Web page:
Move around to the boot and the loading bay is wider and lower, with total capacity increasing to 1,665 litres with the rear seats folded down. That's 135 litres more than the car's predecessor could manage. The bootlid itself is quite heavy, mind, so unless your name begins with 'Pop' and ends with 'eye', consider investing in the electrically-operated tailgate option... or a gym membership.

What are the engines like?

Unsurprisingly, the range is identical to that seen in the Grand Sport hatchback. That means a selection of diesels in 1.6- or 2.0-litre form, a flagship 256bhp 2.0-litre petrol and, the one we're testing here, a brand-new 1.5-litre turbocharged petrol with 163bhp.

Also available in 138bhp form, the freshly-introduced powerplant kicks out 184lb ft of torque and is capable of 0-60mph in 8.6 seconds. Intriguingly, it's also predicted to be the third-highest seller in the range behind the 109 and 134bhp diesels.

The good news is that, for most of the time, it's quiet and refined with plenty of usable torque from 2000rpm. It accelerates happily from 60mph in sixth gear, while lesser-powered diesels would struggle. Fuel economy is also respectable at 46.3mpg

On the downside, it doesn't feel as quick as its 8.6-second 0-60mph time would suggest, even with just two passengers on board. Rev it out and it sounds pretty dull no matter what engine speed you're at, although thankfully its slightly rough top end is drowned-out well by the car's sound insulation.

Any interesting kit on offer?

Once again, almost all of it is also available on the Grand Sport, including a customisable head-up display (with a natty horizontal rev-counter graphic), wireless phone charging, a heated windscreen, autonomous emergency braking and the wagon-only electronic tailgate with foot gesture control. The latter allows access to the boot simply by waving ones foot under the rear bumper - providing you have the key on you.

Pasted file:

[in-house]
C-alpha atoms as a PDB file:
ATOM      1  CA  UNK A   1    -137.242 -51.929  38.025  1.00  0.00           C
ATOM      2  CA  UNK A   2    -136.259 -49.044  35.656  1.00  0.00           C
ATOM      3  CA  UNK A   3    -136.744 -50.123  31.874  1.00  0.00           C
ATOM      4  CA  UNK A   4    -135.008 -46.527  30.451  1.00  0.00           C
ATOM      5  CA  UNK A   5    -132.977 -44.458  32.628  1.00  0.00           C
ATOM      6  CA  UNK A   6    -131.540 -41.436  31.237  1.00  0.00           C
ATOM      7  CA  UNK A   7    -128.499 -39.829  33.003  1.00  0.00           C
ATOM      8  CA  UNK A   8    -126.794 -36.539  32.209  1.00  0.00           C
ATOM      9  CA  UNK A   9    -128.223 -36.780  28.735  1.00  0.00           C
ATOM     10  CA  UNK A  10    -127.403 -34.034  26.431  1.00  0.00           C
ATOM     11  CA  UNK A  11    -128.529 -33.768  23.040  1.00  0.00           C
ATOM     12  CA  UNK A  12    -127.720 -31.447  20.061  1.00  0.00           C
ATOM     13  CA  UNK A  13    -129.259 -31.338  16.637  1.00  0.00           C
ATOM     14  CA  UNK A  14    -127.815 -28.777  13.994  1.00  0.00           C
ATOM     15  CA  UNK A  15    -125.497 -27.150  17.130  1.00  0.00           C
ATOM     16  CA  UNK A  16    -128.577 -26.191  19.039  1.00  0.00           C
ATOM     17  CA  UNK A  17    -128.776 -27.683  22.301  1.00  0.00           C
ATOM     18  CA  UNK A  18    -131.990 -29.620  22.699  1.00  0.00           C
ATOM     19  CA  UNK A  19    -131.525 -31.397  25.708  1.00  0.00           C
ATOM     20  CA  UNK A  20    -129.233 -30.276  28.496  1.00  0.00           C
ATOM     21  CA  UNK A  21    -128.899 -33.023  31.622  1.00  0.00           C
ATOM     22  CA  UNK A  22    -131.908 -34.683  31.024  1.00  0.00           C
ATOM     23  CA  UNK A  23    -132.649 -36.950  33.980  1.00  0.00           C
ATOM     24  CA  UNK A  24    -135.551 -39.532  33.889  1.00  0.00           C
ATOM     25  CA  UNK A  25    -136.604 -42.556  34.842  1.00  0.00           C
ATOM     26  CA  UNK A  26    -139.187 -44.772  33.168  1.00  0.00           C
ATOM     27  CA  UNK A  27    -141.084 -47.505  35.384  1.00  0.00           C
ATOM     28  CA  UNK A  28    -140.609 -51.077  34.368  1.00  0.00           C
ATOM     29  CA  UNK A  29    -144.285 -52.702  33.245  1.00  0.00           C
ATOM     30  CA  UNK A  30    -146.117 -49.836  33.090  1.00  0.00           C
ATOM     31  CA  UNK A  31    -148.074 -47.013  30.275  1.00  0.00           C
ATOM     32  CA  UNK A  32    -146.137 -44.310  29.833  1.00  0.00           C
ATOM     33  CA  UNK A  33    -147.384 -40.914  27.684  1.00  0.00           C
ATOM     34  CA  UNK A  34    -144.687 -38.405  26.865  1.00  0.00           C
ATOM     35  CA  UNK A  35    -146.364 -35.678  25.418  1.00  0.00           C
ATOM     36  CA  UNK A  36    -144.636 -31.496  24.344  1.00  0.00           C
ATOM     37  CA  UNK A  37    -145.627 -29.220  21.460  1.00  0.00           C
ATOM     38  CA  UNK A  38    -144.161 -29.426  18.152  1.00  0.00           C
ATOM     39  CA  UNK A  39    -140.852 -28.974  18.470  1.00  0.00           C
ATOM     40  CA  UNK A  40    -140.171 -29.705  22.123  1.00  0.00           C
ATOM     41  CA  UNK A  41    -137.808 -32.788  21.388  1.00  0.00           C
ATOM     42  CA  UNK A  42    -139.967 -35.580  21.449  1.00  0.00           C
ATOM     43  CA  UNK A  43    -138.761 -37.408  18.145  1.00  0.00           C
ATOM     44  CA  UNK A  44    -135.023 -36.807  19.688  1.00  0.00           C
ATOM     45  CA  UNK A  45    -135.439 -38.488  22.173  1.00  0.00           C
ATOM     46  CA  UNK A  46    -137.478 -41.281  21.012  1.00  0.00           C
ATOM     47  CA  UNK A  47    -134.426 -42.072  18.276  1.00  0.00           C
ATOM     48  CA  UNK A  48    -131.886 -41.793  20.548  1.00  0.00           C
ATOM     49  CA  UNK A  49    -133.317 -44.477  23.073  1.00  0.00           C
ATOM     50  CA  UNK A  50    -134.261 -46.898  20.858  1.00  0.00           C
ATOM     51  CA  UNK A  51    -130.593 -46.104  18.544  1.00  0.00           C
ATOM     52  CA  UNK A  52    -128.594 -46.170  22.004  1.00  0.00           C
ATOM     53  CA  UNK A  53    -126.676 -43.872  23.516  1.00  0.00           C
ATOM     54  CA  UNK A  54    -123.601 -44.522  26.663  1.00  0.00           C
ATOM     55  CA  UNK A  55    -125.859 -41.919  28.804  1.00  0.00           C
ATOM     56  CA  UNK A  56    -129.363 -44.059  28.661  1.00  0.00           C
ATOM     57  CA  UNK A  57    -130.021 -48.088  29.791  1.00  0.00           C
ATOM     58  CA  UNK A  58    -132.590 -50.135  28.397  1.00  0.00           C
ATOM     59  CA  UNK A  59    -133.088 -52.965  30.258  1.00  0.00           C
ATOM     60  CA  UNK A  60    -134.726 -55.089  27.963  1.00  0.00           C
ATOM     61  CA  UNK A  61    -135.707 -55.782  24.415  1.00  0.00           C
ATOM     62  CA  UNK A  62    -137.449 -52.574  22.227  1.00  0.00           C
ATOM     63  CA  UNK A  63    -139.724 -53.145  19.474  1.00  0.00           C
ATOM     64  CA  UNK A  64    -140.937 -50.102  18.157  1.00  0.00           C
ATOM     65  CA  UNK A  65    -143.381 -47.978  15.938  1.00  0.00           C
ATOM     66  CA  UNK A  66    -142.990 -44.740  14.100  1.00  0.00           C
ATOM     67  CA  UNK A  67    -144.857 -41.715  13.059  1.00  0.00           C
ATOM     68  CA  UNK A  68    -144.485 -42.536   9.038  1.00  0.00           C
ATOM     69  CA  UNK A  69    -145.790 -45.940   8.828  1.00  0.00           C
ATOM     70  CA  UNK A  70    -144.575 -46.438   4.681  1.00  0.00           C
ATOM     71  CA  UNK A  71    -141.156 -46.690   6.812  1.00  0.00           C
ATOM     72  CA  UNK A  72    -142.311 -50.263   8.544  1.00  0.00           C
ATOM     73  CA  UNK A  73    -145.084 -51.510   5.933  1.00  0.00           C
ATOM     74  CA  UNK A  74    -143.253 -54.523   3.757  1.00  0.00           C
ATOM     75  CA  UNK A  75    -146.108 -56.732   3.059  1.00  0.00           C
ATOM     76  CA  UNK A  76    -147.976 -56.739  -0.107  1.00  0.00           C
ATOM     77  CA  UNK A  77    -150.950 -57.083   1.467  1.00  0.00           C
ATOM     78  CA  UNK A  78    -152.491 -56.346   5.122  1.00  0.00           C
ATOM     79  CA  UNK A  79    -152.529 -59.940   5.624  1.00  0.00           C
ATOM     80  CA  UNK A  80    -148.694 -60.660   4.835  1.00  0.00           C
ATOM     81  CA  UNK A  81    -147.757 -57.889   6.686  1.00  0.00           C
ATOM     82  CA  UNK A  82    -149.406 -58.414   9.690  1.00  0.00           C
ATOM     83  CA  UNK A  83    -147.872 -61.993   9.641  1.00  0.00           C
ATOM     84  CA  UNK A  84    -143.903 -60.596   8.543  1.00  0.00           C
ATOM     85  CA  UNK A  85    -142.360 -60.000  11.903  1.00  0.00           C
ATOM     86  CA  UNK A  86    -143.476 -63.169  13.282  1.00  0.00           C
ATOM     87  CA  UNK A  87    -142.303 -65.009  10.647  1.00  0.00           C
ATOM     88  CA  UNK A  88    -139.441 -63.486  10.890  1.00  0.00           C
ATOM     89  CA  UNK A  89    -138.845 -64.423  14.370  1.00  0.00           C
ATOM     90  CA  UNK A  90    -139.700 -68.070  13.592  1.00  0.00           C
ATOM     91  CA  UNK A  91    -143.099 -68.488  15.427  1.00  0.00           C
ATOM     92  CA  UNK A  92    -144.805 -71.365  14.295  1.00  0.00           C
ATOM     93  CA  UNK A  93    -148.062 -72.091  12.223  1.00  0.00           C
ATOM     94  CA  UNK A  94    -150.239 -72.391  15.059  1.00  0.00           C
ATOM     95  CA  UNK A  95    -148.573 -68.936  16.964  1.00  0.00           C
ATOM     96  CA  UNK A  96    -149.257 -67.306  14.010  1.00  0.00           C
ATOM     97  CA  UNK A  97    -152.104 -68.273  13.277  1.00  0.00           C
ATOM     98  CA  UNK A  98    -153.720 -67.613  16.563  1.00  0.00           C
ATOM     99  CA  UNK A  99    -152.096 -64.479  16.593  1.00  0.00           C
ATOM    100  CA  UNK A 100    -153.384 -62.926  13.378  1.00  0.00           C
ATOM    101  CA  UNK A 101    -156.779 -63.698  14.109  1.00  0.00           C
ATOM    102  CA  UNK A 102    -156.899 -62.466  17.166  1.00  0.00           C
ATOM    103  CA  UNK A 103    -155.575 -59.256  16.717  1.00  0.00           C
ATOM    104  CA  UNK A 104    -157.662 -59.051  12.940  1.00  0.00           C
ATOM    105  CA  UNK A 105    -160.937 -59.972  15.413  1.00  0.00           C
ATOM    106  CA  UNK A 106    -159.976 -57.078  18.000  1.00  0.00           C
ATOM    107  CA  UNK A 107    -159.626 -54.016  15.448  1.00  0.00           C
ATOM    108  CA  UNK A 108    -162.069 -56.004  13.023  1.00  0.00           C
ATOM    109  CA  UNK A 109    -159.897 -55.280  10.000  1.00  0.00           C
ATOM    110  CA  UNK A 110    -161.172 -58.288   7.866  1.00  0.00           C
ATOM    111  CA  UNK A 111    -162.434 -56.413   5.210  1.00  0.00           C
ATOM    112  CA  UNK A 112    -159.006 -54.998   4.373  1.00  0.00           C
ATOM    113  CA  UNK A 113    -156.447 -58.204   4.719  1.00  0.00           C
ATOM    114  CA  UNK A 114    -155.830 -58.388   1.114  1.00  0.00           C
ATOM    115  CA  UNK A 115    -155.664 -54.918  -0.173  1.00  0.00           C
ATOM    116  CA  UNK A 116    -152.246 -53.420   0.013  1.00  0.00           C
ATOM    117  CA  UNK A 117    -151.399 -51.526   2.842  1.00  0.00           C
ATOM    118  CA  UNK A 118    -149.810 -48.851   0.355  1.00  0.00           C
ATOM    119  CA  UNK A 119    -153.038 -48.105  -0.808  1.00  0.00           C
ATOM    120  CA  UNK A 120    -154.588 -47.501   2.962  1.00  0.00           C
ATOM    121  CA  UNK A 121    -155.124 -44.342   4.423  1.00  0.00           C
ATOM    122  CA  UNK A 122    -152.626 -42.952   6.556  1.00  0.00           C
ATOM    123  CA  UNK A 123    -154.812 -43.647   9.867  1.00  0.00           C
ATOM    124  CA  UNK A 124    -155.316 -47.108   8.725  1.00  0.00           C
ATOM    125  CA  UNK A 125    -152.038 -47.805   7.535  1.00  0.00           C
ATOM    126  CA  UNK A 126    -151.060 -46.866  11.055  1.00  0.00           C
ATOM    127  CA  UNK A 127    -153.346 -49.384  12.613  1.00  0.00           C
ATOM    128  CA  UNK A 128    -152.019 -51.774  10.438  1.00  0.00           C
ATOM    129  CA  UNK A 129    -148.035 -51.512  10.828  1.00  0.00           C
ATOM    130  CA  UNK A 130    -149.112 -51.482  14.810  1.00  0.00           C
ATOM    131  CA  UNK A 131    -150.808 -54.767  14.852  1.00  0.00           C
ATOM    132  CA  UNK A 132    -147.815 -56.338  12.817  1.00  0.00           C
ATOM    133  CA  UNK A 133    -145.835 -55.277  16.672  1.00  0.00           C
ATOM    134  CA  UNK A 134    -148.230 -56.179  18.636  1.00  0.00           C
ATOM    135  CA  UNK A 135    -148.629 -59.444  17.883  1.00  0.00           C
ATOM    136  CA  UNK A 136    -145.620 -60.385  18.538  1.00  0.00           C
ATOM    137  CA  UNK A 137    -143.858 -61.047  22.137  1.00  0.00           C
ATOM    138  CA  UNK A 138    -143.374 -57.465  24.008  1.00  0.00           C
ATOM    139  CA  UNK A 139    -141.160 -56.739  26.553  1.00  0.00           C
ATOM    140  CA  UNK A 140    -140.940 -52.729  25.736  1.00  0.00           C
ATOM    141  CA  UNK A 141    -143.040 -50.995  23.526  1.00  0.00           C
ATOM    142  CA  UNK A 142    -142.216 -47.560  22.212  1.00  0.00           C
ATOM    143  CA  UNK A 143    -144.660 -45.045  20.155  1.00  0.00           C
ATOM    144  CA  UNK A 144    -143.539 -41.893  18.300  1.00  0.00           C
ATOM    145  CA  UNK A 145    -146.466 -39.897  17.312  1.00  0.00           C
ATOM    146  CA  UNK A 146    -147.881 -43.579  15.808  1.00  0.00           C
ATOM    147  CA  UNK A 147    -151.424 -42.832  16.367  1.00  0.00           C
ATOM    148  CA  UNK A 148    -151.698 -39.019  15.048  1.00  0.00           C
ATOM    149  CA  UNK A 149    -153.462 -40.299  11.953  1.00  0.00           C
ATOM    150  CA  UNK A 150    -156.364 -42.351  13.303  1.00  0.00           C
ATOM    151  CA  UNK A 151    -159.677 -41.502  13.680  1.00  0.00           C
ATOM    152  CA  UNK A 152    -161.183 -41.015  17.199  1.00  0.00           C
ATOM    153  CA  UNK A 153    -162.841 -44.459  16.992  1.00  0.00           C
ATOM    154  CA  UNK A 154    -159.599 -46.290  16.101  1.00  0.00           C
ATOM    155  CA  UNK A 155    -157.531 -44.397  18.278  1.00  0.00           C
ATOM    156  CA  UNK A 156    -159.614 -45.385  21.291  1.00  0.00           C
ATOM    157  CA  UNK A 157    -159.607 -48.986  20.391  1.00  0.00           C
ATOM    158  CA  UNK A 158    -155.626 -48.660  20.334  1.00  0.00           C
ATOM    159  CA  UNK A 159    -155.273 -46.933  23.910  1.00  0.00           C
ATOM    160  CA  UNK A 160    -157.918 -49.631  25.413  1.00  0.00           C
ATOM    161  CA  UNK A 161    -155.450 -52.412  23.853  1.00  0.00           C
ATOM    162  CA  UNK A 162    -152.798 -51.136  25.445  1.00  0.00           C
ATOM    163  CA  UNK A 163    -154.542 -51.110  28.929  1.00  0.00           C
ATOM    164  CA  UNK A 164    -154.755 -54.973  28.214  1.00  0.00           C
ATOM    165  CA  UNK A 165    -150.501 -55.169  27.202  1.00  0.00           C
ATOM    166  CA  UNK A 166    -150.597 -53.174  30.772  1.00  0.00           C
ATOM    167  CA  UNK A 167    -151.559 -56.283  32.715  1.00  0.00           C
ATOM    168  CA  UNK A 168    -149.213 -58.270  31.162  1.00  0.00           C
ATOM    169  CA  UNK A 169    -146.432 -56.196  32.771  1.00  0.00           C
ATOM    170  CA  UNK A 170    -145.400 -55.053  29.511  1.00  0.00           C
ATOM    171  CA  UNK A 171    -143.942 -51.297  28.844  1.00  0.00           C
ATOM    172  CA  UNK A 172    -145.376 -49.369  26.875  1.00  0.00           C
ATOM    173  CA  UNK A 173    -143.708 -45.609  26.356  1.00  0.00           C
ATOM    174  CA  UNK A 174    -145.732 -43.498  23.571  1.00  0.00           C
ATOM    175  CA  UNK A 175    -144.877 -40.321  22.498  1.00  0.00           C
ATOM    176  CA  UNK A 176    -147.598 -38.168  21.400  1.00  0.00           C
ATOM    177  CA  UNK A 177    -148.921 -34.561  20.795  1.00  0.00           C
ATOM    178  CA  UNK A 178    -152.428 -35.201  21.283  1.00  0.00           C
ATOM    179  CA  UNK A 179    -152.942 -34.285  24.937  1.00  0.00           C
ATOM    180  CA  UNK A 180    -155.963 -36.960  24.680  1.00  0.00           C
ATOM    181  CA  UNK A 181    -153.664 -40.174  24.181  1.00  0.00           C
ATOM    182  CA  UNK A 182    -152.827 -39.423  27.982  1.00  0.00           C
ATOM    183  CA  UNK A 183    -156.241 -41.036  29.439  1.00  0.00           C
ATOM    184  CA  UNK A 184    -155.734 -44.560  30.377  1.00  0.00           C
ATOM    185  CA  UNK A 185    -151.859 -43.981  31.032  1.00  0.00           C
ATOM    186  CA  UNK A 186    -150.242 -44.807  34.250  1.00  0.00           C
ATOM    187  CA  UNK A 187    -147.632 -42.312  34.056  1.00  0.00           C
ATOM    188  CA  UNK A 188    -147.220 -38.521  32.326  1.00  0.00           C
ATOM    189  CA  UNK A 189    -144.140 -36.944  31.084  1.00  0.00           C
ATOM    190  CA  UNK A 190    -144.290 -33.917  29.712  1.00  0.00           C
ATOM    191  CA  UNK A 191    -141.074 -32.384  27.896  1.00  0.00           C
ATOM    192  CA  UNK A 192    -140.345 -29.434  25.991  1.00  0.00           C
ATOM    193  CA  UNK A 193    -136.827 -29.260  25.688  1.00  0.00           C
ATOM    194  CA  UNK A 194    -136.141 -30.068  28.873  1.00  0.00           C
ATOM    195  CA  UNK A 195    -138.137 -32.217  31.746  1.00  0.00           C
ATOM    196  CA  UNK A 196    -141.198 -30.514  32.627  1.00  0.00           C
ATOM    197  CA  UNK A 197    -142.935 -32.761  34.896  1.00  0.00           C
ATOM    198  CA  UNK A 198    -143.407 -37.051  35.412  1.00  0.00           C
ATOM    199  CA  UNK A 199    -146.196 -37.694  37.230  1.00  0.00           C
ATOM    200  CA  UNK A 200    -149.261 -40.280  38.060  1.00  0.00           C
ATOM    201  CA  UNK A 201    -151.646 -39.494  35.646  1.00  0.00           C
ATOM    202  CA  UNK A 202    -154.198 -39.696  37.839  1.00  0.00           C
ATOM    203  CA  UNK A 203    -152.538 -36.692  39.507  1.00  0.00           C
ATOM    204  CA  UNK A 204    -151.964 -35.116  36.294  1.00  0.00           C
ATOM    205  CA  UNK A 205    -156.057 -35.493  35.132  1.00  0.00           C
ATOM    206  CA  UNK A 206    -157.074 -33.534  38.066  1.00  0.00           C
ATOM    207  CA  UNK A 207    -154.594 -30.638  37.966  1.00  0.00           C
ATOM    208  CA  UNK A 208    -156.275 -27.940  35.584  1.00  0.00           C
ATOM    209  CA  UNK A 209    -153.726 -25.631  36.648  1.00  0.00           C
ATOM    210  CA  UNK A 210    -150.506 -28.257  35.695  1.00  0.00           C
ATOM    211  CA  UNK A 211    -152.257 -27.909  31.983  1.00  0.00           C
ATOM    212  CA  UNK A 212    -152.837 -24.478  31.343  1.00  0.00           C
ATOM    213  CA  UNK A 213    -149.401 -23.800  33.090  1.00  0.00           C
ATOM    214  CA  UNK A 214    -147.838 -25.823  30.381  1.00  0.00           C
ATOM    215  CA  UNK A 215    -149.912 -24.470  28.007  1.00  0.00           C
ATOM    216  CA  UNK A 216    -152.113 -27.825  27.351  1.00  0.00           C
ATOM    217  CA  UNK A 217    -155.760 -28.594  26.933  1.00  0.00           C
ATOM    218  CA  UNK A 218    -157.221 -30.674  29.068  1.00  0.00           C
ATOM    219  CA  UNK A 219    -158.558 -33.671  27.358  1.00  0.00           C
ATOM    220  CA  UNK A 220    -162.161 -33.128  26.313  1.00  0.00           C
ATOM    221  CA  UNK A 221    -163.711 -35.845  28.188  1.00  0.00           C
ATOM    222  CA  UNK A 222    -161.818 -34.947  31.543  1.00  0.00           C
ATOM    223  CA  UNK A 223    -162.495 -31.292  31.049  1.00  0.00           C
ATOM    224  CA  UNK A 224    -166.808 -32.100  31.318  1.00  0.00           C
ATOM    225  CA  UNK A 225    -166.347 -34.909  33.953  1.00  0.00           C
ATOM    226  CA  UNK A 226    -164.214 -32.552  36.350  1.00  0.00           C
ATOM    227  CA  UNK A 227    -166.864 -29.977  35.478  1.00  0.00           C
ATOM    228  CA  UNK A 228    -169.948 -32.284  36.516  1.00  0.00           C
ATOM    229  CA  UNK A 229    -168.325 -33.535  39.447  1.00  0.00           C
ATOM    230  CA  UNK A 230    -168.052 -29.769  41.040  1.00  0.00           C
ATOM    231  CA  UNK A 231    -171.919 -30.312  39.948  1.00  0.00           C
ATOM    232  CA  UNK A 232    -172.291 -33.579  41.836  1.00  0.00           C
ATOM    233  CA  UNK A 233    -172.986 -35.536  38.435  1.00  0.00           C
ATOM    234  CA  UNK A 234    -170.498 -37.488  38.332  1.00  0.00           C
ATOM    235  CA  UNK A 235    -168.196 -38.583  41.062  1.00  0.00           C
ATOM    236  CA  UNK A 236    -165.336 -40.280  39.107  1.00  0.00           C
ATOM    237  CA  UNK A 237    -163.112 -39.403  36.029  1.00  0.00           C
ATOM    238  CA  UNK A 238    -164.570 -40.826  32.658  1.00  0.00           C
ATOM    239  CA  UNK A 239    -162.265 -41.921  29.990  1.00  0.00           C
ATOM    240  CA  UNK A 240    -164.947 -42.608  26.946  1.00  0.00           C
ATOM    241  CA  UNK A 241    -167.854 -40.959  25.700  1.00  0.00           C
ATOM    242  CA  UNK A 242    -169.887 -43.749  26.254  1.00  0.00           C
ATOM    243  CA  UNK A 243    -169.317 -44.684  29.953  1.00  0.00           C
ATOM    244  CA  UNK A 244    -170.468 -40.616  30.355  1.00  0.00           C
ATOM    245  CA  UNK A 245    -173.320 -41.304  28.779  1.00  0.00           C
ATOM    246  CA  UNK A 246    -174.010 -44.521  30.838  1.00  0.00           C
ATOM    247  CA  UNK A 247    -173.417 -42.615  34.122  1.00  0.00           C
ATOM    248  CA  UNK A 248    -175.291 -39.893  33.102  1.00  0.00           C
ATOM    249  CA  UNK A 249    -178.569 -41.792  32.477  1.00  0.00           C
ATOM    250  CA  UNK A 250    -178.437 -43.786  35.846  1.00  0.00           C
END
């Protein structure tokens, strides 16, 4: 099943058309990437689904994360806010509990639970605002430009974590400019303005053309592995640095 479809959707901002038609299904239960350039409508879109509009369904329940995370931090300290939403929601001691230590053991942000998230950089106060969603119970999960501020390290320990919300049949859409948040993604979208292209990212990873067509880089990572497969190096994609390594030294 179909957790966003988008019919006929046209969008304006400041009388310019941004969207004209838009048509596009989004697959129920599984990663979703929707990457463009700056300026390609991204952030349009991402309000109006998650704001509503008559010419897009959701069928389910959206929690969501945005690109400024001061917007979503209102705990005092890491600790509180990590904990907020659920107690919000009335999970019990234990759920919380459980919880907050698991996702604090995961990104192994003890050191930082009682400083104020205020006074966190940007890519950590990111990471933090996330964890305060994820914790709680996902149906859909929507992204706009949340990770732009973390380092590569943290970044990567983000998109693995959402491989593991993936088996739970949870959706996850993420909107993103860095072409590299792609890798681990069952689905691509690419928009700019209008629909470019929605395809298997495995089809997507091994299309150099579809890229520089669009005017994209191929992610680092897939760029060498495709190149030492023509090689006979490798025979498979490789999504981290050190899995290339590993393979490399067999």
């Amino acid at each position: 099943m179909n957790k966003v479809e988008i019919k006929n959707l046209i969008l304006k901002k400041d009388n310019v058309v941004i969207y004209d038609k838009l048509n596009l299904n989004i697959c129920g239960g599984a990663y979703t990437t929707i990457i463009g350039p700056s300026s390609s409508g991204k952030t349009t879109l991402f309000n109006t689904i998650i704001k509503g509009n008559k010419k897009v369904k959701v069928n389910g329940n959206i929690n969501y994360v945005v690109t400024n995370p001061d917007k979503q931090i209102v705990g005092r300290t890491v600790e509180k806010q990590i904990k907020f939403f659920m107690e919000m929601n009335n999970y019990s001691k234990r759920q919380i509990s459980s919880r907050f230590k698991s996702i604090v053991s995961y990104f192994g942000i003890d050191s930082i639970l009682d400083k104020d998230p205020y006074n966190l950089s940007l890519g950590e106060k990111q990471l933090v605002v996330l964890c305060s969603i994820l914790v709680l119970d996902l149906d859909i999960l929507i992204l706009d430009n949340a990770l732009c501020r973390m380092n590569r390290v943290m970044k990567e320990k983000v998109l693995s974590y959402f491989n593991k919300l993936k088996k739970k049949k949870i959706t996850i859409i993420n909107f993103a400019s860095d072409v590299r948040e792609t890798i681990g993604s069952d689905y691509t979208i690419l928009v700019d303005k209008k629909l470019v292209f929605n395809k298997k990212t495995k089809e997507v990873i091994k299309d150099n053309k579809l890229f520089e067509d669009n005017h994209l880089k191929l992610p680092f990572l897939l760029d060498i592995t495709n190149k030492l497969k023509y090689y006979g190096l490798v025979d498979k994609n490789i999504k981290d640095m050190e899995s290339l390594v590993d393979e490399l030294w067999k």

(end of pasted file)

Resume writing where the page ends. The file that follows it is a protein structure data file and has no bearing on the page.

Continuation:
Vauxhall Insignia Sports Tourer interior

Less glamourous, but equally as useful, is the impressive levels of standard kit found on mid-spec models, such as the SRi Nav we're testing here. Included in the price is dual-zone climate control, cruise control, a seven-inch colour touchscreen with sat-nav, automatic city emergency braking and Apple CarPlay/Android Auto connectivity.

Other fancy equipment includes the GKN Twister 4x4 system, which Vauxhall likes to point out is essentially the same as that found on the Ford Focus RS – minus Drift Mode, sadly.


If you're after a well-priced family wagon with an abundance of space, kit and comfort levels step this way. The Insignia Sports Tourer improves on its predecessor and some. Be under no illusions though, there are far more engaging drives out there with similar comfort levels and even greater load- and people-lugging capacity.

Vauxhall has upped its game in nearly every department, and while it fails to dominate in any, the sheer value for money the Insignia Sports Tourer offers is hard to ignore.

Check out all of our Vauxhall reviews here


Price when new: £21,580
On sale in the UK: Now
Engine: 1.5-litre 4cyl petrol, 163bhp @ 5600prm, 184lb ft @ 2000-4500rpm
Transmission: Six-speed manual, front-wheel drive
Performance: 8.6sec 0-60mph, 135mph, 46.3mpg, 139g/km CO2
Weight / material:
Dimensions (length/width/height in mm): 4986/2093/1514mm


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  • Vauxhall Insignia Sports Tourer (2017) review
  • Vauxhall Insignia Sports Tourer (2017) review
  • Vauxhall Insignia Sports Tourer (2017) review
  • Vauxhall Insignia Sports Tourer (2017) review
  • Vauxhall Insignia Sports Tourer (2017) review
  • Vauxhall Insignia Sports Tourer (2017) review
  • Vauxhall Insignia Sports Tourer (2017) review
  • Vauxhall Insignia Sports Tourer (2017) review
  • Vauxhall Insignia Sports Tourer (2017) review
  • Vauxhall Insignia Sports Tourer (2017) review

By James Dennison

Head of automotive video for CAR magazine and our sister website